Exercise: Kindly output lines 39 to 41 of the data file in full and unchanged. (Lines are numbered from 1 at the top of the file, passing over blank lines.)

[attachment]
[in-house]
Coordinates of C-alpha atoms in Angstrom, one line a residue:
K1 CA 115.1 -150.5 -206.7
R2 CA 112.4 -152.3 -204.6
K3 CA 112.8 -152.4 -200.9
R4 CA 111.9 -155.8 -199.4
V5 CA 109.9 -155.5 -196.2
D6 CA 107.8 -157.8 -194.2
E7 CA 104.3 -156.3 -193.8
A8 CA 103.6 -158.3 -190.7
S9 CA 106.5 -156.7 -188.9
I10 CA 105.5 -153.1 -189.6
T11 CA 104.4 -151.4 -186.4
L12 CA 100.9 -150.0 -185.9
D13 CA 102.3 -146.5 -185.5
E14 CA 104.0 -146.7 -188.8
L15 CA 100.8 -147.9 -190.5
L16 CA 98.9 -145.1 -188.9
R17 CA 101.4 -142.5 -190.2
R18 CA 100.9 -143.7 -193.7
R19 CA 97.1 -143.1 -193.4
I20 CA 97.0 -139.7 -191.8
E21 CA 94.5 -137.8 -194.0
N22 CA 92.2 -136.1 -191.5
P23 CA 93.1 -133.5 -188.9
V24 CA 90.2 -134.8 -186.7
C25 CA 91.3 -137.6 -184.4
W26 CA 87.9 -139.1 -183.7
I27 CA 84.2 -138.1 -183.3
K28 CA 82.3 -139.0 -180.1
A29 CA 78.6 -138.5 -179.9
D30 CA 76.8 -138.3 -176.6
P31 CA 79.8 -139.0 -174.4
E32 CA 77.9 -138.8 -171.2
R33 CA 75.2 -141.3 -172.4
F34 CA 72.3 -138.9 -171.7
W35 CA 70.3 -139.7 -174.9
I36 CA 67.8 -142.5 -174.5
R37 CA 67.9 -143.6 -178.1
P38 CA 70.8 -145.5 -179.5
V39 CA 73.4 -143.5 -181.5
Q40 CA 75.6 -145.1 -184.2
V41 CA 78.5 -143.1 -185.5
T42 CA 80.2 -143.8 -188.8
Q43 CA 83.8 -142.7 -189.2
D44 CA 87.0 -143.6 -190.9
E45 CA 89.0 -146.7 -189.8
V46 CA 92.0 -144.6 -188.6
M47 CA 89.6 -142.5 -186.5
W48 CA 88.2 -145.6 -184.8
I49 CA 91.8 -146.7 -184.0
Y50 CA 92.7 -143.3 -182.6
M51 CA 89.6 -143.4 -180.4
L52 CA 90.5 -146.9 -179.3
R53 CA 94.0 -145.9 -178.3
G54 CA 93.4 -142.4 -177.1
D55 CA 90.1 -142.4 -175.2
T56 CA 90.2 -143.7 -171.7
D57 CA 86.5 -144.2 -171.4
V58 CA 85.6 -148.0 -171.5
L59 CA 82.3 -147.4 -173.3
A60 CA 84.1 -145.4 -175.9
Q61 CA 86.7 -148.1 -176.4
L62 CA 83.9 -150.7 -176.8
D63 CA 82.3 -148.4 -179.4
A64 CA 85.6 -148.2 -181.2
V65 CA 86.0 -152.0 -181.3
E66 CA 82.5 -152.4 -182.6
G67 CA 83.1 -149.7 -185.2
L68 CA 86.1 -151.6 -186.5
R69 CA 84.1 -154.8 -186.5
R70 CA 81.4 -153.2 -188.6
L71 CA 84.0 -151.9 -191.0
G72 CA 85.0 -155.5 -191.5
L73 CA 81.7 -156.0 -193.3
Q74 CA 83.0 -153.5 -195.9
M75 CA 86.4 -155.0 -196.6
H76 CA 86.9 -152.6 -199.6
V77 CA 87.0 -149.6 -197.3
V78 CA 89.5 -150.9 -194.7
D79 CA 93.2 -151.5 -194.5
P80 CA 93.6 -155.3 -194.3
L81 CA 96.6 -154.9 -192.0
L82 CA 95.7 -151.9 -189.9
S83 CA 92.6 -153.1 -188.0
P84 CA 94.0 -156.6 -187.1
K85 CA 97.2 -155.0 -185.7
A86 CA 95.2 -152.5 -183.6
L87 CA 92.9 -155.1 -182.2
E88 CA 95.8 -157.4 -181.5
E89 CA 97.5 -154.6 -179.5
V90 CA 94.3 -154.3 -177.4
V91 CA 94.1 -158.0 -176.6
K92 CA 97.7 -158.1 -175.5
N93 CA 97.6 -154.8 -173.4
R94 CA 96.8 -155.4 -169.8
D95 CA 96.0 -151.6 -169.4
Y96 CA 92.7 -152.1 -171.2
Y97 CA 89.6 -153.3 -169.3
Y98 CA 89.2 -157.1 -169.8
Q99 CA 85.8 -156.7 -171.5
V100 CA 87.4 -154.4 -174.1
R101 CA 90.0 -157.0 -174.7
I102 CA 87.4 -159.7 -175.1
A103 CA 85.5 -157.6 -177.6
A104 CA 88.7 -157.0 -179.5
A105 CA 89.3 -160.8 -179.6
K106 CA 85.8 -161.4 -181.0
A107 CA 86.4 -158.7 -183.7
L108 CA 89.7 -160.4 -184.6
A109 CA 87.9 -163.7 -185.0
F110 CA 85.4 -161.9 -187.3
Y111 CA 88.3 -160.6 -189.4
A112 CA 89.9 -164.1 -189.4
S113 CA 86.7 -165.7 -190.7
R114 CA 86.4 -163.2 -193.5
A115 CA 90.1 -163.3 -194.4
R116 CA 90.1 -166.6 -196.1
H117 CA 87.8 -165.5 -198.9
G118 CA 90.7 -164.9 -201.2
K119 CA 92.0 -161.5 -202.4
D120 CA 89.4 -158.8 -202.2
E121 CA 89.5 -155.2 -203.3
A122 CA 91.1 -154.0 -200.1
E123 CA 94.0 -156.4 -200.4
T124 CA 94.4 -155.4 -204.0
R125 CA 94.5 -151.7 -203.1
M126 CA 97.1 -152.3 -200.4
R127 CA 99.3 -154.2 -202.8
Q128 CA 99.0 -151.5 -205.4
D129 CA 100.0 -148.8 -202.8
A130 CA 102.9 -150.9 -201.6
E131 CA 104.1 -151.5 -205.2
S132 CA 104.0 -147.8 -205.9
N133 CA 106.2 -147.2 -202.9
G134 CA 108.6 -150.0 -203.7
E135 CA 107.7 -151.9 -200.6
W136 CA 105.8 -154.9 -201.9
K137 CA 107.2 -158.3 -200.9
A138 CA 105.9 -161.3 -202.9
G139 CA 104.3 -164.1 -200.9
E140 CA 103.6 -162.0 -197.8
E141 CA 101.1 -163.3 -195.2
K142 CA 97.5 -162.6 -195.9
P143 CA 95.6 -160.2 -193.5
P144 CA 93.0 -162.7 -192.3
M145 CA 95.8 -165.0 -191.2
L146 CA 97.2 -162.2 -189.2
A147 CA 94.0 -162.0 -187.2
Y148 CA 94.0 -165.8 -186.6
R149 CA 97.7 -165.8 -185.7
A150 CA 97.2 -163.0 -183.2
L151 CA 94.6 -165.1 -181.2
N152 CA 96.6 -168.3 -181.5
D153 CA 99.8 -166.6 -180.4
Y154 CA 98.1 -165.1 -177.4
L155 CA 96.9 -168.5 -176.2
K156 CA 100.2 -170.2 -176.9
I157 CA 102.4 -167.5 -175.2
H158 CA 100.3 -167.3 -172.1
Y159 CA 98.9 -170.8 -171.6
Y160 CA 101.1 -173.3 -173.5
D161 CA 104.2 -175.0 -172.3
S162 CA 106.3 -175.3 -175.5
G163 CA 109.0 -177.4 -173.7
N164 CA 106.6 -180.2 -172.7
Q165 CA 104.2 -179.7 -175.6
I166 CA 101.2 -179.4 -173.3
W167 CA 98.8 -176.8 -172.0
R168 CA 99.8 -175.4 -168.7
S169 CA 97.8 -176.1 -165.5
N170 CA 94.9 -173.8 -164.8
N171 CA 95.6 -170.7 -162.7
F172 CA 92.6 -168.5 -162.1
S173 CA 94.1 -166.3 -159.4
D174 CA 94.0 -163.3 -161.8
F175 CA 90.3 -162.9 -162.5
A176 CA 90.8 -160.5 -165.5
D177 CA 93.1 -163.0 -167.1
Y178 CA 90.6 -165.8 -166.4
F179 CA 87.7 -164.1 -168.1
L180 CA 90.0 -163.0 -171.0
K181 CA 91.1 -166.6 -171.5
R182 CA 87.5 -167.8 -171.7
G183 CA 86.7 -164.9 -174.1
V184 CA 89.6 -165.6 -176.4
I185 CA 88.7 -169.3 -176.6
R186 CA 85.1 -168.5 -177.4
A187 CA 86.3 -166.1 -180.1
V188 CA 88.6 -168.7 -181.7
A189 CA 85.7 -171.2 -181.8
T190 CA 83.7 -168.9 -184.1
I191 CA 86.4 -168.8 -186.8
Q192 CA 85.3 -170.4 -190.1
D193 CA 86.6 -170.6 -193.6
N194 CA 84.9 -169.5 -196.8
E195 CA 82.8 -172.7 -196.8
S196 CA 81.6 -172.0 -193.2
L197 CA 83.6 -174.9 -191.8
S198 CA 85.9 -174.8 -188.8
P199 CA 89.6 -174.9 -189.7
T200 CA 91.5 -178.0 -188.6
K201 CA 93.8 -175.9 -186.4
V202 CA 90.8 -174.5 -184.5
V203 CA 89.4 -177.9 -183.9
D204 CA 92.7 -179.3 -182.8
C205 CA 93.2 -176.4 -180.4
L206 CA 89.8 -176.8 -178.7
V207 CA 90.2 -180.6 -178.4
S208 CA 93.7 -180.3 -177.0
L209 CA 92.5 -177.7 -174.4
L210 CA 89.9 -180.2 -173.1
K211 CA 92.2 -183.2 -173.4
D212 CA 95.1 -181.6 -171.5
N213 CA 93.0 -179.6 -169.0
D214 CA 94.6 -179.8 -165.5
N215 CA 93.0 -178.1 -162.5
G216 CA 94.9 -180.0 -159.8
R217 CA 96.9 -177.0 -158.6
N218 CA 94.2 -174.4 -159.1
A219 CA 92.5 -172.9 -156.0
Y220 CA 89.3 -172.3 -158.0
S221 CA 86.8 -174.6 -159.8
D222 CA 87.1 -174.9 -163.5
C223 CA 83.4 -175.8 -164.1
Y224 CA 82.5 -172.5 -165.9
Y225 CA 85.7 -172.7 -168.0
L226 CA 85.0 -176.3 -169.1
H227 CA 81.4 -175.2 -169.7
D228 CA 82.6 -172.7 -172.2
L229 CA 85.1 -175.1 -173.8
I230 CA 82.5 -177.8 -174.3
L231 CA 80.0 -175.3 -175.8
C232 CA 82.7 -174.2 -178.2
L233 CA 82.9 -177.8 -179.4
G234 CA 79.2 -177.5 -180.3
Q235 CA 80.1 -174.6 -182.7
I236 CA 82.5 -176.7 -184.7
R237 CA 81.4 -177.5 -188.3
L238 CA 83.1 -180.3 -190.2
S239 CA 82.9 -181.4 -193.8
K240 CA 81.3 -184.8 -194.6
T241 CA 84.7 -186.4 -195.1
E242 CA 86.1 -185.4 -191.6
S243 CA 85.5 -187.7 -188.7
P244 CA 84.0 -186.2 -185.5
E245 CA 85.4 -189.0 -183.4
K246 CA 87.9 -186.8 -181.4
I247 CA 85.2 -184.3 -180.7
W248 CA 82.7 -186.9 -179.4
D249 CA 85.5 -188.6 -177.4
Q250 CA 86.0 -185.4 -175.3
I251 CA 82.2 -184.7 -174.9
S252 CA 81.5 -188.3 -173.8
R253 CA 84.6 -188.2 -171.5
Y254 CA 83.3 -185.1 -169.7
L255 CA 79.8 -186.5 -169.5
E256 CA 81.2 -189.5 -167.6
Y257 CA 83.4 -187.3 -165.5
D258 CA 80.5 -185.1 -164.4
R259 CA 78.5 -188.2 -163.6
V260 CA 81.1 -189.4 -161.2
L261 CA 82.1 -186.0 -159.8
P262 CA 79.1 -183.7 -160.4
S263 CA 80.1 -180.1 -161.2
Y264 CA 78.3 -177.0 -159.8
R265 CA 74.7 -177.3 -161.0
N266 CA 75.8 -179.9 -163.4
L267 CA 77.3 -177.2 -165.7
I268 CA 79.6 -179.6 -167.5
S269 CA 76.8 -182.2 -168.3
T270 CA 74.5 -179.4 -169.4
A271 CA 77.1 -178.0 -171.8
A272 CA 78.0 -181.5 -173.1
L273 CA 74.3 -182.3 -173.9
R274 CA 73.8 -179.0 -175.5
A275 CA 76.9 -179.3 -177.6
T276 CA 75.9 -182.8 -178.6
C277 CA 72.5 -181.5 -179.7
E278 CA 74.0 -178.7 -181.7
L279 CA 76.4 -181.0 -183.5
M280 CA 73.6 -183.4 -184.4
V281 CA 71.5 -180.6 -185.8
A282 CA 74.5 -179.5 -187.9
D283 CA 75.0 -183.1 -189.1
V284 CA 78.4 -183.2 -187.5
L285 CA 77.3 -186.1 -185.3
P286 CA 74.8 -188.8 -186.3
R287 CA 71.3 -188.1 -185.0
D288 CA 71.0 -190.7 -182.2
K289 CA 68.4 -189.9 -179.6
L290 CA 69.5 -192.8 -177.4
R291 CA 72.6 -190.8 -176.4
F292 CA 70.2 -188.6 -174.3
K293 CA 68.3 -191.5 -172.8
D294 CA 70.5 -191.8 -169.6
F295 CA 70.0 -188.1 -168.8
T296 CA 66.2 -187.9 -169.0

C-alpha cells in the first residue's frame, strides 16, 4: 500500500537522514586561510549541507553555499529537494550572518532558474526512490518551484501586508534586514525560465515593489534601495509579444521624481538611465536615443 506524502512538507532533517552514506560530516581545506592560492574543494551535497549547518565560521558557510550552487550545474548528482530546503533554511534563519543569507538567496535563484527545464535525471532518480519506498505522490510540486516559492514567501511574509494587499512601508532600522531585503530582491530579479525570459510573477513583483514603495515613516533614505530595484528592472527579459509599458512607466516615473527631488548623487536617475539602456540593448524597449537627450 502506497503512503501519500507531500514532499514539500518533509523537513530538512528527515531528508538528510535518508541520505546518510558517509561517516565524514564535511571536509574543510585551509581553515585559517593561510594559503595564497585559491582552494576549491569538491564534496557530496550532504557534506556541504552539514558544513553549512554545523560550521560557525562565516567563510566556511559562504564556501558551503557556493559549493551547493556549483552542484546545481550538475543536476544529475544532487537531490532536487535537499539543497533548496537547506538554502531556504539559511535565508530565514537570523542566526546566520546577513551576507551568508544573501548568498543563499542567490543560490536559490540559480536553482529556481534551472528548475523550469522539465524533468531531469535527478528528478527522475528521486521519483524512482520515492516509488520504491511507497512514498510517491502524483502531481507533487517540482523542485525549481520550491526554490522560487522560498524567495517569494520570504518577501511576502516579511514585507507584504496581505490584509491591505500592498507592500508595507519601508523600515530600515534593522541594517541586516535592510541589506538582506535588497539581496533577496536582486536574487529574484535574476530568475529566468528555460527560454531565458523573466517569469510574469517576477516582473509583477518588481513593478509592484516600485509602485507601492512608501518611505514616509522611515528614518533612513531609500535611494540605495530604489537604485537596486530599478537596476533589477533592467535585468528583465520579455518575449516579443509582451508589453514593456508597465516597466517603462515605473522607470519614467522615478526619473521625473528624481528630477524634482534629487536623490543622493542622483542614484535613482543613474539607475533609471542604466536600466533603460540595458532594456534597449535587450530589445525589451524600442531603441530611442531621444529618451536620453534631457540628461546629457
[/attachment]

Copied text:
R37 CA 67.9 -143.6 -178.1
P38 CA 70.8 -145.5 -179.5
V39 CA 73.4 -143.5 -181.5